The era of the medical application of proteins started at the end of the 19th century when animal sera were introduced for the treatment of serious complications of infections such as diphtheria and tetanus. The high doses used, the general lack of quality controls and a regulatory system, and the impurity of the prepara-tions led to many serious and sometimes even fatal side effects. Many of the problems were caused by the strong immune response these foreign proteins induced, especially when readministered. People who had been treated in general had a warning in their passports or identification cards to alert physi-cians for a possible anaphylactic reaction after rechallenge with an antiserum. Also serum sickness caused by deposits of antigen–antibody complexes was a common complication of the serum therapy.
Also the porcine and bovine insulins introduced after 1922 induced antibodies in many patients. This was also explained by the animal origin of the products, although over the years the immunogeni-city became less because of improvements in the production methods andincreasing purity.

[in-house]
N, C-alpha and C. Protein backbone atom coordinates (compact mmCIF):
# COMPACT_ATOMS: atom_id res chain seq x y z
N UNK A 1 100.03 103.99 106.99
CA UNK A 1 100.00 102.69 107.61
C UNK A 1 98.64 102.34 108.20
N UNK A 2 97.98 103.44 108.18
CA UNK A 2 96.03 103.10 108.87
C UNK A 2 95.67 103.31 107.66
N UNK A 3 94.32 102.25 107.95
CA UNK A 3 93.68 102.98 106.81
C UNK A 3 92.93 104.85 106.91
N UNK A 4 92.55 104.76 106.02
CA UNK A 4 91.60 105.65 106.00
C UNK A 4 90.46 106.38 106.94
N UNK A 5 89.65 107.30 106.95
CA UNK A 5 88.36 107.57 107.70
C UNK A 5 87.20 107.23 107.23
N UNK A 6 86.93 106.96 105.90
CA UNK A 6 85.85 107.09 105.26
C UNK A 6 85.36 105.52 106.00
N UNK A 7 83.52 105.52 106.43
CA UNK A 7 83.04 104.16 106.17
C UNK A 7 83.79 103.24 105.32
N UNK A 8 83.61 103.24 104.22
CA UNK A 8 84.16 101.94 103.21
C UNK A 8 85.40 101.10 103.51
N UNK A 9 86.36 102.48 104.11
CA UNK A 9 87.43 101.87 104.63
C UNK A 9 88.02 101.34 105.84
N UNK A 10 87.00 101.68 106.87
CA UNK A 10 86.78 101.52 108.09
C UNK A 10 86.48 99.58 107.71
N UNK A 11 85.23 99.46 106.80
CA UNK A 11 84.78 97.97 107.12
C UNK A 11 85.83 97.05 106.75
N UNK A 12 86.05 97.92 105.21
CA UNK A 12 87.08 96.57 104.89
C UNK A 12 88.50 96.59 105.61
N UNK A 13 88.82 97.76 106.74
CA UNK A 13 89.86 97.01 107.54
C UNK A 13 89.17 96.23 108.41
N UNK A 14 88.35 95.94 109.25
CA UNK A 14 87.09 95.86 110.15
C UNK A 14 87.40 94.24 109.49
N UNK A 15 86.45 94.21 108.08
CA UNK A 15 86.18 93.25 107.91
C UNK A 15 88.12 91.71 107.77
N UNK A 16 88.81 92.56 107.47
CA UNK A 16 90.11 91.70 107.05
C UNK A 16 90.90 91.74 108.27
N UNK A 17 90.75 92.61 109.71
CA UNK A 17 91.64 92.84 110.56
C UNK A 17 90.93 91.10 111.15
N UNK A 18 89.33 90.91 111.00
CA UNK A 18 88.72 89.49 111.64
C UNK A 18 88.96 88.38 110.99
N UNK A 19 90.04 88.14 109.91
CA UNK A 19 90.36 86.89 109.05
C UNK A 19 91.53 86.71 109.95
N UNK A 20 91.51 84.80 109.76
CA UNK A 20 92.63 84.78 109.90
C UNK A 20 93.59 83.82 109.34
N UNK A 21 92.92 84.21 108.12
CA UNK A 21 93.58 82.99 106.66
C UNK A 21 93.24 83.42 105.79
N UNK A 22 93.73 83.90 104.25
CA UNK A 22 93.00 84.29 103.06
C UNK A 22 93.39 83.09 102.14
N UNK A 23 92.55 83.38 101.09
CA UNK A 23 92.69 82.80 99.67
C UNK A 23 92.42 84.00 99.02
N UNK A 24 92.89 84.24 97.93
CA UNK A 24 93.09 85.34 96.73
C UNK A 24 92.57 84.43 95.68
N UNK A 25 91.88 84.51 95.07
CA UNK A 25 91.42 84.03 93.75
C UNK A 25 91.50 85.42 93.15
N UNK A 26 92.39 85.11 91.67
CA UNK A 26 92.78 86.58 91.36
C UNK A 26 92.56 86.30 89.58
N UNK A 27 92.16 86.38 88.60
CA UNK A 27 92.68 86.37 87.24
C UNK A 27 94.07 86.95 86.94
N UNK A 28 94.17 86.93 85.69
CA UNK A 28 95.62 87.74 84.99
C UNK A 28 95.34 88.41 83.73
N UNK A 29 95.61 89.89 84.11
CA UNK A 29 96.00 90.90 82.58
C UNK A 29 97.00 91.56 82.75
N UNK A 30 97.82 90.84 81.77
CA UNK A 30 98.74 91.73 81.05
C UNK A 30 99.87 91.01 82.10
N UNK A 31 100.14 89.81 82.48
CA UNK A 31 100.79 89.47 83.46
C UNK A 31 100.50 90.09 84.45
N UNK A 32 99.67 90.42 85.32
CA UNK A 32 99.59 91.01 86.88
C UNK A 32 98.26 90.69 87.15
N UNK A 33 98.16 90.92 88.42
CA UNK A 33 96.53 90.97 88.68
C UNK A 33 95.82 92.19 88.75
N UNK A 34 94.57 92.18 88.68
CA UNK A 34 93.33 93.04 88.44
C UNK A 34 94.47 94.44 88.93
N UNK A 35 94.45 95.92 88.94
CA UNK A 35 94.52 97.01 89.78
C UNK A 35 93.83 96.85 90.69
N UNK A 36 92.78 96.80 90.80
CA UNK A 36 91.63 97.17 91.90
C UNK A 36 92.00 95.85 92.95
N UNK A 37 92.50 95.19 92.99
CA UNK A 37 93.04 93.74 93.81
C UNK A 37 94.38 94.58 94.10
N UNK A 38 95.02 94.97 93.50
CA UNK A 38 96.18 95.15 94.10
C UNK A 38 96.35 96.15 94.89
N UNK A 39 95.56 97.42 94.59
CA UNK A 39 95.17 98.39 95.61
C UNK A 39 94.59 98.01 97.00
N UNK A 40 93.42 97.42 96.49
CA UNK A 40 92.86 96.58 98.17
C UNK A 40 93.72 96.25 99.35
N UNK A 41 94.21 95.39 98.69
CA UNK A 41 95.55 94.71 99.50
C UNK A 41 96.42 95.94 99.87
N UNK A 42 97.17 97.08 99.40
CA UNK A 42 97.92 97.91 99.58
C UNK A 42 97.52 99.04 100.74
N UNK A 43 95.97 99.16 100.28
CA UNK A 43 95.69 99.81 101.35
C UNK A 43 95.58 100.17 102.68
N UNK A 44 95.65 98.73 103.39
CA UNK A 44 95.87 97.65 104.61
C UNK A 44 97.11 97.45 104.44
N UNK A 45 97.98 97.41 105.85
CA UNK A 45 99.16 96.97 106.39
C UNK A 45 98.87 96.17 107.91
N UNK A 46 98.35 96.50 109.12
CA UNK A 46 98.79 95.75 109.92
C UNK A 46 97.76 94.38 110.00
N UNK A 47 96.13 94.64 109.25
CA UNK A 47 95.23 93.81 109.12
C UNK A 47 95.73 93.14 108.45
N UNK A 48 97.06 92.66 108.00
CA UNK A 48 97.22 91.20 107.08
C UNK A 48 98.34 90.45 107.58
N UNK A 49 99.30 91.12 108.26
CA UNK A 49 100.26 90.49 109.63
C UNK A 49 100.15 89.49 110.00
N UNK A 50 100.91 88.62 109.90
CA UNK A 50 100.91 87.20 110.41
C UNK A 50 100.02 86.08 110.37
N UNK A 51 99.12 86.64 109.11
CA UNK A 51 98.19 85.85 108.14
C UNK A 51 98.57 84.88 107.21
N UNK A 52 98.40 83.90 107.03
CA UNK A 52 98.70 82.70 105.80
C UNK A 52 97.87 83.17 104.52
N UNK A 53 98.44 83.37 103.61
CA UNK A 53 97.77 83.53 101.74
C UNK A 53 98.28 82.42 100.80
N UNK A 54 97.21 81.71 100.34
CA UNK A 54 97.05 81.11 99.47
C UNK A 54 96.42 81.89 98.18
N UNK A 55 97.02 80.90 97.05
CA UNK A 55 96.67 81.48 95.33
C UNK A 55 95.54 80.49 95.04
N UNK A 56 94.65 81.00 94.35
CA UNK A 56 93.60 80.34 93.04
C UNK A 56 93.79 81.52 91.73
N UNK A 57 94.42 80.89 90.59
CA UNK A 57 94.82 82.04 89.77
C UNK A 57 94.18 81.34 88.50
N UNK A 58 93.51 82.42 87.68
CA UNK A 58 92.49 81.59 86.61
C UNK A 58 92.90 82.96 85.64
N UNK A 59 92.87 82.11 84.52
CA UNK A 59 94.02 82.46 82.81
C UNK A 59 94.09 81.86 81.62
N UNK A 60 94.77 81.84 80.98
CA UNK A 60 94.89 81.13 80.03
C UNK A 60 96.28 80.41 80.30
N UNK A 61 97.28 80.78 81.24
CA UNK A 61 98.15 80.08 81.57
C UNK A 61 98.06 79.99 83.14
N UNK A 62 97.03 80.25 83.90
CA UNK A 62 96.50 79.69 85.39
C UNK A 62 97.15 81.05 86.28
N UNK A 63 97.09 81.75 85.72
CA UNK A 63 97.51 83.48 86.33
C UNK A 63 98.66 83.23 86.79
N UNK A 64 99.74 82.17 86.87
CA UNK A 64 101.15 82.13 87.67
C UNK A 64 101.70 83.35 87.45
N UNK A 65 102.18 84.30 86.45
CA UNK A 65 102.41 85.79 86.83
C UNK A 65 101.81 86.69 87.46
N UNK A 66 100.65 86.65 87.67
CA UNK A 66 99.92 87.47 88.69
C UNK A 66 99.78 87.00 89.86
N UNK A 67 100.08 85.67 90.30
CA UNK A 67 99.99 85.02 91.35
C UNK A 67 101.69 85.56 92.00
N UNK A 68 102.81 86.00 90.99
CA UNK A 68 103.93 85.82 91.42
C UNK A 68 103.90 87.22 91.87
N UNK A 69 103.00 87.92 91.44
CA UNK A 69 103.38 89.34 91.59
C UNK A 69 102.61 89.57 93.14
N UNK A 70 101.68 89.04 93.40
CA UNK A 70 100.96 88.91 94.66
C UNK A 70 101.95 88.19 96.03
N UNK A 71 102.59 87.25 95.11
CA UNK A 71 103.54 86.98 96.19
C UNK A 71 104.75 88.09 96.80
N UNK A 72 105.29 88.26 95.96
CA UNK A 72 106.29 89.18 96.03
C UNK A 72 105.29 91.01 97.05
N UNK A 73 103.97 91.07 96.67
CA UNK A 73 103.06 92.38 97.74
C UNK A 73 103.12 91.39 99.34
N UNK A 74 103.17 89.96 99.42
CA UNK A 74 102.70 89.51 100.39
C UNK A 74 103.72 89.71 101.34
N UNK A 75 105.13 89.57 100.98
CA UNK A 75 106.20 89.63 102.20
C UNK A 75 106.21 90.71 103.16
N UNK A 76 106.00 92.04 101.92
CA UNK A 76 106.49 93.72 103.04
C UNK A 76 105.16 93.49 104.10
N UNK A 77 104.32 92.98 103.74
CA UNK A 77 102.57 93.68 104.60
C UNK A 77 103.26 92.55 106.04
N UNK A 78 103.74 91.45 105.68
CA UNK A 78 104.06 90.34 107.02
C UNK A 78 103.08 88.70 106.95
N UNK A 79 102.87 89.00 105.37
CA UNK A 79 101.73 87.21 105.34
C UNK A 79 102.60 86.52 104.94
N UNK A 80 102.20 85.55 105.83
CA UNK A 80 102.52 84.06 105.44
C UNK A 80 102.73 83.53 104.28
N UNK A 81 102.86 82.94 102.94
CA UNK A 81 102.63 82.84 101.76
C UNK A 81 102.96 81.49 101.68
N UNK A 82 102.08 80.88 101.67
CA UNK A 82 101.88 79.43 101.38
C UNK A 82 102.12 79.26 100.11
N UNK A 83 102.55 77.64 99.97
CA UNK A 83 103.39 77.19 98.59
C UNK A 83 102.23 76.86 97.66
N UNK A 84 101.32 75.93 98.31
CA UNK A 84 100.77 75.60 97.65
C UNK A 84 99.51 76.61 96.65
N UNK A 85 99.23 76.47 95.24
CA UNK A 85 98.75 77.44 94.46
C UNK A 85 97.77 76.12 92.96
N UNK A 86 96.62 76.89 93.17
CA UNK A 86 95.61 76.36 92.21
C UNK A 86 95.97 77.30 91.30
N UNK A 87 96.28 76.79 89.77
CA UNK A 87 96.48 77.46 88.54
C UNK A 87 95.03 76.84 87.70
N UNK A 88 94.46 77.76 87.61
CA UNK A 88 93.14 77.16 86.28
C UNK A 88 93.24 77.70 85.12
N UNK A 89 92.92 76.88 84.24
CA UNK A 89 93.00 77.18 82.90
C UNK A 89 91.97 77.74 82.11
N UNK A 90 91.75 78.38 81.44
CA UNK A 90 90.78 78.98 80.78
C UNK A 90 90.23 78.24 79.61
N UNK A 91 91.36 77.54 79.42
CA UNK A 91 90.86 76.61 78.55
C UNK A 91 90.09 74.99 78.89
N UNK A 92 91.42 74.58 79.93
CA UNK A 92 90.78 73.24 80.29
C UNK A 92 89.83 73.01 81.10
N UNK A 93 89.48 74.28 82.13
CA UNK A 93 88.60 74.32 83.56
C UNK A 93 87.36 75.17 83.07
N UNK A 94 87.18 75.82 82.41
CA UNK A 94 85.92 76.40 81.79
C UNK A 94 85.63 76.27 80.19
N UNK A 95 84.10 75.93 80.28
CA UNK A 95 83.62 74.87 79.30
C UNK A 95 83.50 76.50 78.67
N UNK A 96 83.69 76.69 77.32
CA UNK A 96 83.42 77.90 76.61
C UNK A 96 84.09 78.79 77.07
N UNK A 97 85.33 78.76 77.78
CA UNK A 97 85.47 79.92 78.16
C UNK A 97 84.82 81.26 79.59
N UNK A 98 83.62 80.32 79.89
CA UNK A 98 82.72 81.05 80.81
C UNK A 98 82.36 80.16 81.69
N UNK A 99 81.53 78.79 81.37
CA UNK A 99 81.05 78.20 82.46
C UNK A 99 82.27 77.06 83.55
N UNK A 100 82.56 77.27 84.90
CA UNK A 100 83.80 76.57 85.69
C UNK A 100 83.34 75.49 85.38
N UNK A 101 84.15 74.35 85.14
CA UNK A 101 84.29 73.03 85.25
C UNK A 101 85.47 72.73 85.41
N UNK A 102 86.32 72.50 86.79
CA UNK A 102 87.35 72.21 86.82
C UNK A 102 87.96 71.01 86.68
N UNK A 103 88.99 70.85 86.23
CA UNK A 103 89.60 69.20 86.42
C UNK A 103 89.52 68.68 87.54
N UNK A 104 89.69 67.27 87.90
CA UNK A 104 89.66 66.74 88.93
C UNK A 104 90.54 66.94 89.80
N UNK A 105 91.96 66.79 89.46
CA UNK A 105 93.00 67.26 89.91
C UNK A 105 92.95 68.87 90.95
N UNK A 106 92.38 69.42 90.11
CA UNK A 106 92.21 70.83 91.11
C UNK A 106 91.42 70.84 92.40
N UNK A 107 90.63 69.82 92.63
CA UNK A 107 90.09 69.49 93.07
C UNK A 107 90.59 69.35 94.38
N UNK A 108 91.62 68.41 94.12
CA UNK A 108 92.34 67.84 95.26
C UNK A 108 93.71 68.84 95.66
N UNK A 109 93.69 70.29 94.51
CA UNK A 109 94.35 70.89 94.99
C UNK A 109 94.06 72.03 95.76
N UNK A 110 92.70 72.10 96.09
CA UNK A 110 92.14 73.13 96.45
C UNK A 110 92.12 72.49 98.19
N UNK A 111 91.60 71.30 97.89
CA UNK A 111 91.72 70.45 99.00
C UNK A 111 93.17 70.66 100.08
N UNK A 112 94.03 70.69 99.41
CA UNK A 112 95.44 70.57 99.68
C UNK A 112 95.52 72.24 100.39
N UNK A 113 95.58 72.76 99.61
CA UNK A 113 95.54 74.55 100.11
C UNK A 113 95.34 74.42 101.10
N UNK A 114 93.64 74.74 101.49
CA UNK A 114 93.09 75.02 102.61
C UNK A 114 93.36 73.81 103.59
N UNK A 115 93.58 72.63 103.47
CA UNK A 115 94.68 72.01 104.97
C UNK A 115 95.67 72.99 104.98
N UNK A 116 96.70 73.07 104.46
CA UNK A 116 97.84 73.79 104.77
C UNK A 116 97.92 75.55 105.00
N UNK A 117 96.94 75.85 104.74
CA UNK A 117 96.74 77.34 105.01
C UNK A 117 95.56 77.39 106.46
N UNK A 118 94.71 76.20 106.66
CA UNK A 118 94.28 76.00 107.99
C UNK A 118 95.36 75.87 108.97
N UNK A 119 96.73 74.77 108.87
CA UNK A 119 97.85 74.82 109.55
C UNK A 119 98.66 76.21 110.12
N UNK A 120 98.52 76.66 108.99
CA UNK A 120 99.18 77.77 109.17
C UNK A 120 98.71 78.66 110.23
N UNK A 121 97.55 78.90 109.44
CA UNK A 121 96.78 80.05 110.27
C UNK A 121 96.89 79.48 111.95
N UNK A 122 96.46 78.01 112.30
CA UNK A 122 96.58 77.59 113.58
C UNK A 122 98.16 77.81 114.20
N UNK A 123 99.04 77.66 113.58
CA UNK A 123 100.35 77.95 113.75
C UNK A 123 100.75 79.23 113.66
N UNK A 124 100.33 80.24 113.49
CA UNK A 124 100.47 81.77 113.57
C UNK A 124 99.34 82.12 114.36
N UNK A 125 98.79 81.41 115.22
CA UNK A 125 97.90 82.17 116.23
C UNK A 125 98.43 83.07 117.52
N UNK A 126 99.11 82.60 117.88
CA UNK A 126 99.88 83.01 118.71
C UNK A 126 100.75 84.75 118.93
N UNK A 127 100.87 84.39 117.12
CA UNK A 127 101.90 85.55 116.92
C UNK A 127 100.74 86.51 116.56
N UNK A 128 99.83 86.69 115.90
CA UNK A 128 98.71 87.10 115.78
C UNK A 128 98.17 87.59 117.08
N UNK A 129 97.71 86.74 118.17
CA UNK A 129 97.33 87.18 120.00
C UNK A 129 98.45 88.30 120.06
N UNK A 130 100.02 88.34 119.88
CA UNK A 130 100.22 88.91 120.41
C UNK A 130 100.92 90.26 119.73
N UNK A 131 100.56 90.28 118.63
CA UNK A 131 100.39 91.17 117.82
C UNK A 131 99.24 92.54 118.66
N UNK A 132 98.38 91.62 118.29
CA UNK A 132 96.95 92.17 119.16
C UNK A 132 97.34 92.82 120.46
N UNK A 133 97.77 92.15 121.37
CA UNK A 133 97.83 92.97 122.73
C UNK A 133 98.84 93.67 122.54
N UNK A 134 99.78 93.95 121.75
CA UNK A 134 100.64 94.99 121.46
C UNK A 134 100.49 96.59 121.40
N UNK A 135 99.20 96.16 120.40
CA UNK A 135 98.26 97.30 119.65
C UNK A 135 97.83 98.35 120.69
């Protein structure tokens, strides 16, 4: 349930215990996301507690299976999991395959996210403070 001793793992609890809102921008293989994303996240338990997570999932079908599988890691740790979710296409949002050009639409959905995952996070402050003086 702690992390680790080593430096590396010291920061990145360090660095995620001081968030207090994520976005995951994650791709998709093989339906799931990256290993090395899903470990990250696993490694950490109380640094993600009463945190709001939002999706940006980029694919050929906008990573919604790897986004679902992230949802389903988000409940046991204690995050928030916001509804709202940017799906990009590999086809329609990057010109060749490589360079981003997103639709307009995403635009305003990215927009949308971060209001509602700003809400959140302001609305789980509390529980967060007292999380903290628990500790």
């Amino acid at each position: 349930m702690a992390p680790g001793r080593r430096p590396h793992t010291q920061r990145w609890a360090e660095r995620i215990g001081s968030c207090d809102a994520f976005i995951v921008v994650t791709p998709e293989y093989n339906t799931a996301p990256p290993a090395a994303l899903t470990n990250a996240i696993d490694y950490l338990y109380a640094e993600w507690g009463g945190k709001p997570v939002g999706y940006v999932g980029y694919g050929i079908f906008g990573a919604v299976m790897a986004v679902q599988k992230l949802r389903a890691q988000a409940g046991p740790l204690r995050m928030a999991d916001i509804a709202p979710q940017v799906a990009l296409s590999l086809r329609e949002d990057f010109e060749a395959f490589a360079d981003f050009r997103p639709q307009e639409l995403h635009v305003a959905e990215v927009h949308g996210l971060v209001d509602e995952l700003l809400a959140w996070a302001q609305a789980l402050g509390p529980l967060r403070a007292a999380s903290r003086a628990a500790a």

In the second half of the 20th century a number of human proteins from natural sources have introduced such as plasma-derived clotting factors and growth hormone produced from pituitary glands of cadavers. These products were given mainly to children with an innate deficiency who therefore lacked the natural immune tolerance. Therefore, their immune response was also interpreted as a response to foreign proteins. The correlation between the factor VIII gene defect and level of deficiency with the immune response in hemophilia patients confirmed this explanation.
Thus, until the advent of recombinant DNA technology, the immunological response to therapeu-tic proteins could be explained as a classical immune response comparable to that of a vaccine.